It is usually applied once a day. The estradiol cream should be applied in the morning, but should be done around the same time every day. Follow the instructions on the prescription label carefully and ask your doctor or pharmacist for anything you do not understand. Use the medication exactly as directed. Do not use more or less than the indicated dose or more often than prescribed by your doctor. Make sure that the skin where you will apply the medication is clean and dry, and is not red, irritated or injured.
If you take a bath or shower, or use a sauna, apply the cream after you have left the shower, bath or sauna and the skin has completely dried. If you are going to swim, allow as much time as possible between the time you applied the estradiol cream and the time to go swimming. Do not apply sunscreen sooner, at the same time or soon after applying estradiol cream to the skin.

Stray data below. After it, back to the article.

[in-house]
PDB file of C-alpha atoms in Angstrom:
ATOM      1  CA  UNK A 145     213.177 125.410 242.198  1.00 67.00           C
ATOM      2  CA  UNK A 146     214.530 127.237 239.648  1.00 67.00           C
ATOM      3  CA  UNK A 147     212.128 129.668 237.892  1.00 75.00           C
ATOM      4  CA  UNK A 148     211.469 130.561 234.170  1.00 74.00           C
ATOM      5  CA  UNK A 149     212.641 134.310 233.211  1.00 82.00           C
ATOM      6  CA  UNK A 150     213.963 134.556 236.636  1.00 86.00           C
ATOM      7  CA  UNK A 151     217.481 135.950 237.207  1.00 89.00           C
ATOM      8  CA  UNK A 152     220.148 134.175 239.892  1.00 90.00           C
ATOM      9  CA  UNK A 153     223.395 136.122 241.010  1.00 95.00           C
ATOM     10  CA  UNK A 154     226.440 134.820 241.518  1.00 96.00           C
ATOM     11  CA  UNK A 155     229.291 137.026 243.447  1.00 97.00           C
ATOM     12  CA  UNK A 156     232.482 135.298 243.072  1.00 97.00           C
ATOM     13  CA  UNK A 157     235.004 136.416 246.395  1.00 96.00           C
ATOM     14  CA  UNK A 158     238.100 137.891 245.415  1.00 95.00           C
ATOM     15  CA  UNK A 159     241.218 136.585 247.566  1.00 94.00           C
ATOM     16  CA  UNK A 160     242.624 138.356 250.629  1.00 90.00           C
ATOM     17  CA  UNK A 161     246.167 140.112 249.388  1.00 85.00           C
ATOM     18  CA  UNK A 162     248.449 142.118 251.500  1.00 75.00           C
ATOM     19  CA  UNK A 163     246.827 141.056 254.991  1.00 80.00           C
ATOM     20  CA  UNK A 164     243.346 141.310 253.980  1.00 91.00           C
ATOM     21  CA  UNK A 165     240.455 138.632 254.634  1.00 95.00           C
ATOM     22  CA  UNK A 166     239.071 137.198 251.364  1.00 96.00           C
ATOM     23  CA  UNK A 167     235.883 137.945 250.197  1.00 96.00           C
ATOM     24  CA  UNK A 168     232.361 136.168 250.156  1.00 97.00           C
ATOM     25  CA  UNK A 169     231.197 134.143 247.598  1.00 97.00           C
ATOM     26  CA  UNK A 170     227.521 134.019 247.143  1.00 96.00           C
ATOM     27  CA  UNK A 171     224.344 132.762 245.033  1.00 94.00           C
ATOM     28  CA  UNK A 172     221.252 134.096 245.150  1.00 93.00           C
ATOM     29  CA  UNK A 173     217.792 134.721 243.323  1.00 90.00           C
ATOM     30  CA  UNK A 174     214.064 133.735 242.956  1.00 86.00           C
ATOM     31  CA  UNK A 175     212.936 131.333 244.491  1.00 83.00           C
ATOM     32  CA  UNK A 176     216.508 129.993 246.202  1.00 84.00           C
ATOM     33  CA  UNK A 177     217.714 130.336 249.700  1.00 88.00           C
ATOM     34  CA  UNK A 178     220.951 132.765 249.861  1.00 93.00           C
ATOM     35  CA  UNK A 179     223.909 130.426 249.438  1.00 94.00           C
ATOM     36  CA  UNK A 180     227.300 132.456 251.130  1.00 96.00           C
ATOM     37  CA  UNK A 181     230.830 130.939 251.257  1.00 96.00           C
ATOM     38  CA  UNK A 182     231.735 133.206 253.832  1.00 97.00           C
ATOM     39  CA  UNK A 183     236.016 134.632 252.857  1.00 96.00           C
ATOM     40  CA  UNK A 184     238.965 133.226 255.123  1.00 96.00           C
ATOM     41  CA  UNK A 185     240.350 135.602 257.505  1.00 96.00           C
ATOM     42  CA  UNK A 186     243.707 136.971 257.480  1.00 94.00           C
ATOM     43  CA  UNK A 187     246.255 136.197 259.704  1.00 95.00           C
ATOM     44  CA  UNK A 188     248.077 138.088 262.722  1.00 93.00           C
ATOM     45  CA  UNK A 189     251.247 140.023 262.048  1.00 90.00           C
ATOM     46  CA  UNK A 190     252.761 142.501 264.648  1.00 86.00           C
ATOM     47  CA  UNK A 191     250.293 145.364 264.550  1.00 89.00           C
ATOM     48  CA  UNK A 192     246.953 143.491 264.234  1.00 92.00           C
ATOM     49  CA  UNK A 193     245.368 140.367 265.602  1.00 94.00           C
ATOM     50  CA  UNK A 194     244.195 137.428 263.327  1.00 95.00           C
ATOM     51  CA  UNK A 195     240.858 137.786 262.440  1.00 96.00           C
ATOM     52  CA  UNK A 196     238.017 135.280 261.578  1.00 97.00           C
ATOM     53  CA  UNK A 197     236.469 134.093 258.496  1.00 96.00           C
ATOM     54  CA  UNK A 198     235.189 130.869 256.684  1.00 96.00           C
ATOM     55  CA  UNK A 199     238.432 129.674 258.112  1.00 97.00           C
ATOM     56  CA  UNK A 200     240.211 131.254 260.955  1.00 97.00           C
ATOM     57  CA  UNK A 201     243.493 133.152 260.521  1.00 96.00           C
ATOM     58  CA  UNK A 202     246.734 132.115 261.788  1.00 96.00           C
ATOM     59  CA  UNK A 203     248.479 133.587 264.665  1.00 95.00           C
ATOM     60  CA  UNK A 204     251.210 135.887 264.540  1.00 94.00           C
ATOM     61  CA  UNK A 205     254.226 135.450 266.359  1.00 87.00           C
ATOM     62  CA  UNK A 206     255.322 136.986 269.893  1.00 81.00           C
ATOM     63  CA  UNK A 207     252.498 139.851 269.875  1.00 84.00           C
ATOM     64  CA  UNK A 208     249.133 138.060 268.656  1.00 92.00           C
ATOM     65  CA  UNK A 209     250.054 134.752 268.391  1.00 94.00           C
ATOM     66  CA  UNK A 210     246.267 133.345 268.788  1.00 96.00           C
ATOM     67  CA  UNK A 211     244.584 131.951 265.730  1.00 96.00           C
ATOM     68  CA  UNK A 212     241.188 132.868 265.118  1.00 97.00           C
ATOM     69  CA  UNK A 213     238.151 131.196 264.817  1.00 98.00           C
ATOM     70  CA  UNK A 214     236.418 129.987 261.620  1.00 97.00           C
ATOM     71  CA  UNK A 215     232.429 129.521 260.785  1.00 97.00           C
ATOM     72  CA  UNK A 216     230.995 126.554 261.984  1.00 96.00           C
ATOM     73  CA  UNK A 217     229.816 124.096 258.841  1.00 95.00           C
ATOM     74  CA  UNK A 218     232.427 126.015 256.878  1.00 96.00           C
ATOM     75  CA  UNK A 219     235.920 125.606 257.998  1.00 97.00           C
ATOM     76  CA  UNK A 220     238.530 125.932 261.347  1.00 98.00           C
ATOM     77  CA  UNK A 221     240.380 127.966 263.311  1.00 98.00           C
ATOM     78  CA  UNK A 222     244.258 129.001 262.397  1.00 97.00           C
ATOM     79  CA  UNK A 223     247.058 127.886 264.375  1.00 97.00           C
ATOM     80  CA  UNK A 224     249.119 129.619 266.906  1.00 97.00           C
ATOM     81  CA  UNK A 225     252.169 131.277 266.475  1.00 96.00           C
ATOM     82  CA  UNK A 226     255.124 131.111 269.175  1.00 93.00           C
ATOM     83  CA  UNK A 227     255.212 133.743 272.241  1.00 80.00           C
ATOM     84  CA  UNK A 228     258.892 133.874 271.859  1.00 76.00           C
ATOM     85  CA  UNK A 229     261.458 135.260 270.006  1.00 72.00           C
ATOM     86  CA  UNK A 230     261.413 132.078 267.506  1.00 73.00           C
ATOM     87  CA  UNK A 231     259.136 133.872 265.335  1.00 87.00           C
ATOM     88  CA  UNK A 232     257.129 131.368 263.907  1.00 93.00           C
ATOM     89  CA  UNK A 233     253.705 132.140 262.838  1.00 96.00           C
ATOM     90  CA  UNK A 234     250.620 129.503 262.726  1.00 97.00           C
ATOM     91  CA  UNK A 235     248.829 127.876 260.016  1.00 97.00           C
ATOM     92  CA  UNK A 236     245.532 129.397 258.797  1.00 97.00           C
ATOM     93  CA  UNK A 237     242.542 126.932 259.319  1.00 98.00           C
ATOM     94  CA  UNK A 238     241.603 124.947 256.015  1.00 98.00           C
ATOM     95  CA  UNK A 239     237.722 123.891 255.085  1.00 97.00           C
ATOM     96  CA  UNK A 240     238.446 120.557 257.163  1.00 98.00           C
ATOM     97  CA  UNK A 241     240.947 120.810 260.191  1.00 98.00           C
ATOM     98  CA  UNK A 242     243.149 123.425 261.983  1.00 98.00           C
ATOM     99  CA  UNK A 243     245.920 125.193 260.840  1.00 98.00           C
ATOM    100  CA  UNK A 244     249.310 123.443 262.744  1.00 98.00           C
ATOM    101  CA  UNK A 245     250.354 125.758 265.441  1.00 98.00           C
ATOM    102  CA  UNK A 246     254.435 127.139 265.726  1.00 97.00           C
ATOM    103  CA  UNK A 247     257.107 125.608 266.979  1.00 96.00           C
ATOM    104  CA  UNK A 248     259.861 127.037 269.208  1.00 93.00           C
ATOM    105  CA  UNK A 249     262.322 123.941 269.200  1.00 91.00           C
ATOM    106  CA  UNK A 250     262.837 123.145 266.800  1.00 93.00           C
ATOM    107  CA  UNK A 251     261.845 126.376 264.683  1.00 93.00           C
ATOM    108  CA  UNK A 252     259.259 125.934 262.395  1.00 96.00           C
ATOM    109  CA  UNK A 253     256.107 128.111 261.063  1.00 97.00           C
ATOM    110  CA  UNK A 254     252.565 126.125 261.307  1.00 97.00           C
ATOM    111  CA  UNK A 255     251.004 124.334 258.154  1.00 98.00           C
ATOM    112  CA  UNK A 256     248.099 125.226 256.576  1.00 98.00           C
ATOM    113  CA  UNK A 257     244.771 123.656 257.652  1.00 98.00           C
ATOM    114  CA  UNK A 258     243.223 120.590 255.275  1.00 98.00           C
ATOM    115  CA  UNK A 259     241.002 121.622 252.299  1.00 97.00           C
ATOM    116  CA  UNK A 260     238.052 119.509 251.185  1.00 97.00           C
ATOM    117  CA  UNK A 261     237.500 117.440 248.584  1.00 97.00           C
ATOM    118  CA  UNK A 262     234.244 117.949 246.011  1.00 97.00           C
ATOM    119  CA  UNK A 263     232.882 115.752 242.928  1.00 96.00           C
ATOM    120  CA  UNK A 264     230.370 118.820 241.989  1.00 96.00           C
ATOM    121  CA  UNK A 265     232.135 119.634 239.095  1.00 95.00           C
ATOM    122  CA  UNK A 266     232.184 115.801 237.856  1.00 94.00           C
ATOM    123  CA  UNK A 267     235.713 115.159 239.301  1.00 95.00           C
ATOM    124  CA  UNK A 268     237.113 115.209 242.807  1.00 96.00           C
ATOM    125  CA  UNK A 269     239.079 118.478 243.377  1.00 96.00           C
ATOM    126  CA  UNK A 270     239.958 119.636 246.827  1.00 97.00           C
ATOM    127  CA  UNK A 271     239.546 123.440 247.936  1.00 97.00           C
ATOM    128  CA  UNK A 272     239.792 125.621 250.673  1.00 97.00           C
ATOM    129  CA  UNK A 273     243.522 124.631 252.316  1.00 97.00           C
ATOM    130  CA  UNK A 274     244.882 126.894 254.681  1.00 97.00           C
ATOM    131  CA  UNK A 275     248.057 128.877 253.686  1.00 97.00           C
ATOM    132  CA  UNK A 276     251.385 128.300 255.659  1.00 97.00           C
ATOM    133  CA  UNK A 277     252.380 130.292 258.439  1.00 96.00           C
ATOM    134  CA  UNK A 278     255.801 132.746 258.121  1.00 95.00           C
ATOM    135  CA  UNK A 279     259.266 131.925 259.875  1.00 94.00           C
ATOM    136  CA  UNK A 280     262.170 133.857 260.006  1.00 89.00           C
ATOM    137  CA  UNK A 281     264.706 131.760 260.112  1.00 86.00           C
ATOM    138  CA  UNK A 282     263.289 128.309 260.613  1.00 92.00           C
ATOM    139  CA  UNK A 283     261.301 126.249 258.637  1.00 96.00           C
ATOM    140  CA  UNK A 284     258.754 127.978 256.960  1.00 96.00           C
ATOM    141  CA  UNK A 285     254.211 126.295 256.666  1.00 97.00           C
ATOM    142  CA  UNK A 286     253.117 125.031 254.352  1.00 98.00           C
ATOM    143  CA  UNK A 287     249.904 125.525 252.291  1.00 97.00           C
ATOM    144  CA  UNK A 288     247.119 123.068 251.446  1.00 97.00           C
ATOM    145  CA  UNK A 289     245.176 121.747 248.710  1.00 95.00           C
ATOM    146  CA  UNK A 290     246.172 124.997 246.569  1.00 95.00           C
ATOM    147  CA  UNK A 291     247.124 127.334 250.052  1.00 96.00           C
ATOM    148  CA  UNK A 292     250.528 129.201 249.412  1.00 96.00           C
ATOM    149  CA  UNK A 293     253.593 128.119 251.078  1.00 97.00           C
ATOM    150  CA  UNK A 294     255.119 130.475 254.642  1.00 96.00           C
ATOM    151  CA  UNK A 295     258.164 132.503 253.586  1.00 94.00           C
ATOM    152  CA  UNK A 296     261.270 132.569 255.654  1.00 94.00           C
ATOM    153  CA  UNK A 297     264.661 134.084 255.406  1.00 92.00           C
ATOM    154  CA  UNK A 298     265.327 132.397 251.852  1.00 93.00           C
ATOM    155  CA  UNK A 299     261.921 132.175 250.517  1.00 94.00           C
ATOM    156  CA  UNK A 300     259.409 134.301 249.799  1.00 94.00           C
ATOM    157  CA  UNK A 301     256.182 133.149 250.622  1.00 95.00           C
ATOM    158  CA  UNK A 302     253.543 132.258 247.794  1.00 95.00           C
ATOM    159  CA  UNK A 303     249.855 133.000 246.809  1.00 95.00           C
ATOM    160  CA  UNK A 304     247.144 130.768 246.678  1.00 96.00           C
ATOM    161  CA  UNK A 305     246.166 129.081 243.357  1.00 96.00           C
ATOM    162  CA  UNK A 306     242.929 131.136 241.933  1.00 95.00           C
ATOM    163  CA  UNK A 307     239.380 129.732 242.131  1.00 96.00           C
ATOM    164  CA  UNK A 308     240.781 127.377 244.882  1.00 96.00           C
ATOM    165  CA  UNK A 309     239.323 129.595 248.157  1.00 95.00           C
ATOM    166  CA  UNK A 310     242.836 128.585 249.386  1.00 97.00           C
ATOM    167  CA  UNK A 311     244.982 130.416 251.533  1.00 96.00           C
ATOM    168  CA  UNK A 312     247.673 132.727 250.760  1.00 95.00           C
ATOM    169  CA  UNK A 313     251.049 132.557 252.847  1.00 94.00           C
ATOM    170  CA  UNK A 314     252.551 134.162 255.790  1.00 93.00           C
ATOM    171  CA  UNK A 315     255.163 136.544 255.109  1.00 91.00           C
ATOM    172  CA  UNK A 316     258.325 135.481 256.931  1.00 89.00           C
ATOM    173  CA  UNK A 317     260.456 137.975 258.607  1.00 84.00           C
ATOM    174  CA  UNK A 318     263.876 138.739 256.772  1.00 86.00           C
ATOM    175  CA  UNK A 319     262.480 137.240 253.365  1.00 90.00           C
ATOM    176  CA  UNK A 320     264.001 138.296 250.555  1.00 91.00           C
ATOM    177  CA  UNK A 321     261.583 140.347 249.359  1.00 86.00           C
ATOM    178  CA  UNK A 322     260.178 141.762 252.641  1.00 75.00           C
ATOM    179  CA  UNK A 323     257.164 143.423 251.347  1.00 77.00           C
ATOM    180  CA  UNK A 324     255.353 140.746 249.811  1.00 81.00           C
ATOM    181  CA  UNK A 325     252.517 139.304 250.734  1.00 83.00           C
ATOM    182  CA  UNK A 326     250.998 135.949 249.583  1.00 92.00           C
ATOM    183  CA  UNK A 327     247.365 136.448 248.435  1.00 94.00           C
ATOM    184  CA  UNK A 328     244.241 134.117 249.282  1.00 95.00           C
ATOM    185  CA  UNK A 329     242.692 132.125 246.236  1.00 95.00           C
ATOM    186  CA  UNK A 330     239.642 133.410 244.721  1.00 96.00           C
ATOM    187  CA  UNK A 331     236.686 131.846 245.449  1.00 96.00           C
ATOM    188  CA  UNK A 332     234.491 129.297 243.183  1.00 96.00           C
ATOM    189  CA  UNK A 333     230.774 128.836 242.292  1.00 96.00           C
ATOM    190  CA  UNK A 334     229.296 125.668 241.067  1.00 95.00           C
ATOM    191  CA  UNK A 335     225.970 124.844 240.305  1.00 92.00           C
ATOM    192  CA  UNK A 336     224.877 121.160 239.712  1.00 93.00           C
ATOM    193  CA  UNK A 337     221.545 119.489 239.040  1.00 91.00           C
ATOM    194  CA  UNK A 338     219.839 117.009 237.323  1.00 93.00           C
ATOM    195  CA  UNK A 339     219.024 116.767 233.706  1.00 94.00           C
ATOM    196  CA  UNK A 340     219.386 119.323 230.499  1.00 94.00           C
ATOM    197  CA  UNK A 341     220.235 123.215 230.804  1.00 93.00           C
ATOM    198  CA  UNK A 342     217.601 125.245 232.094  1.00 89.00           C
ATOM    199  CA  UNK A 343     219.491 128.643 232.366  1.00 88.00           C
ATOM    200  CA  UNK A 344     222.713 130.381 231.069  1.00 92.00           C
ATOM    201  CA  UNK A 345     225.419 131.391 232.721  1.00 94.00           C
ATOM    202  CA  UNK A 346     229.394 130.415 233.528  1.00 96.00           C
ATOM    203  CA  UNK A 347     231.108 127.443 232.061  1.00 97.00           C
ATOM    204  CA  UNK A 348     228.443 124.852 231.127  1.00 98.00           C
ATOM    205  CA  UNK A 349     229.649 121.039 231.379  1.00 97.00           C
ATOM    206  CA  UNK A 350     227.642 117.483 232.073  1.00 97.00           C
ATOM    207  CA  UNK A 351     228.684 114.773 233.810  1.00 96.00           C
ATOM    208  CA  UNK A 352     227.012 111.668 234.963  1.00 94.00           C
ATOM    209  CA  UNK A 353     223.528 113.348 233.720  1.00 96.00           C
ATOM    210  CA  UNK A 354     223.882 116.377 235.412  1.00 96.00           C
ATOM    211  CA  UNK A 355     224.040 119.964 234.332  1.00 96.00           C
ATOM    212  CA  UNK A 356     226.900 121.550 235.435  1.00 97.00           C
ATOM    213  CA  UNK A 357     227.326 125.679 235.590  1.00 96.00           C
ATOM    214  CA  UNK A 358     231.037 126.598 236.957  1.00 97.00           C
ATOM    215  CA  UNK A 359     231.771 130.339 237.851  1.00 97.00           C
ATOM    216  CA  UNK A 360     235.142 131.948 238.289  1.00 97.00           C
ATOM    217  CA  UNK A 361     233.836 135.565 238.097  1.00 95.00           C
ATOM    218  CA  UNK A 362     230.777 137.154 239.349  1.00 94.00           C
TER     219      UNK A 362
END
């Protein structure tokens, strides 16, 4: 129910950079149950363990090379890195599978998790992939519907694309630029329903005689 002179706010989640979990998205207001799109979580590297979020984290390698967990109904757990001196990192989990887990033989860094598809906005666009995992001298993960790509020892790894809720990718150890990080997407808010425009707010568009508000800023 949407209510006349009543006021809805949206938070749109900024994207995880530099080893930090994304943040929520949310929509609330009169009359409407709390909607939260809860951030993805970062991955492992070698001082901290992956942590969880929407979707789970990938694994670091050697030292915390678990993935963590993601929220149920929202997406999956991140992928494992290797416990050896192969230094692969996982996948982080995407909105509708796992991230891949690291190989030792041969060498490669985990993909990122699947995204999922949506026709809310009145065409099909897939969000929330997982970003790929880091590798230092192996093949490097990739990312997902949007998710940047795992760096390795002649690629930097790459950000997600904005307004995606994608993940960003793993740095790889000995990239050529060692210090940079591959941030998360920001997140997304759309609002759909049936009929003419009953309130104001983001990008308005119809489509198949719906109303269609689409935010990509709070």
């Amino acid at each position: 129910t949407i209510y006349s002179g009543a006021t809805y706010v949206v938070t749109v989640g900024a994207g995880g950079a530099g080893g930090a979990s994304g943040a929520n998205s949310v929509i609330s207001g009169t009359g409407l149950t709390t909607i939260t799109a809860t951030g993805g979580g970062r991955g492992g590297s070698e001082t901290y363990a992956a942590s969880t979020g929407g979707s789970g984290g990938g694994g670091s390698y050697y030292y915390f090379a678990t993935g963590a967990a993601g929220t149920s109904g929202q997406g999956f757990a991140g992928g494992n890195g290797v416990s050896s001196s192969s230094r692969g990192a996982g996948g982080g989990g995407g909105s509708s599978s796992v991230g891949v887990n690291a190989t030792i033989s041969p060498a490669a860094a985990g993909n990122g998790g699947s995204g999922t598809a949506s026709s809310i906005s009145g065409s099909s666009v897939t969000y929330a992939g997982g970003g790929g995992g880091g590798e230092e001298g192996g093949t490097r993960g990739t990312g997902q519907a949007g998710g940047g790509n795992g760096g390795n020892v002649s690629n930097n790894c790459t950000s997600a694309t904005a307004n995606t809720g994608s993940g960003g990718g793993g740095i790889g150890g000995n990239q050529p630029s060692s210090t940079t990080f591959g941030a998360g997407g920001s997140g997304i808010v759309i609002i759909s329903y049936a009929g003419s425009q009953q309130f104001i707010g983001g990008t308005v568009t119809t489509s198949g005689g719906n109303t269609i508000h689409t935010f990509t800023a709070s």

Using the annotated applicator provided, measure the dose of prescribed cream. Lie on your back with your knees bent, sit or stay in a comfortable position that allows you access to the vagina area. To administer the medication, gently insert the applicator deep into the vagina and depress the plunger down into its original position.
Clean the applicator by pulling the plunger out of the barrel. Wash with mild soap and warm water. Have annual physicals and examine your breasts monthly for lumps while you are using estradiol.
About 10% of the applied dose is absorbed and forms a transient subcutaneous deposit, which allows a slow systemic diffusion, carried out essentially by the lymphatic route. A maximum plasma concentration is obtained after a single dose approximately 12 hours later and then stabilized.
As a natural hormone, estradiol is metabolized as such and is eliminated by the urinary and fecal route. The bioavailability of estradiol cream is 32-50% compared to oral administration; 2.5 g of cream deliver approximately 1.50 mg of estradiol.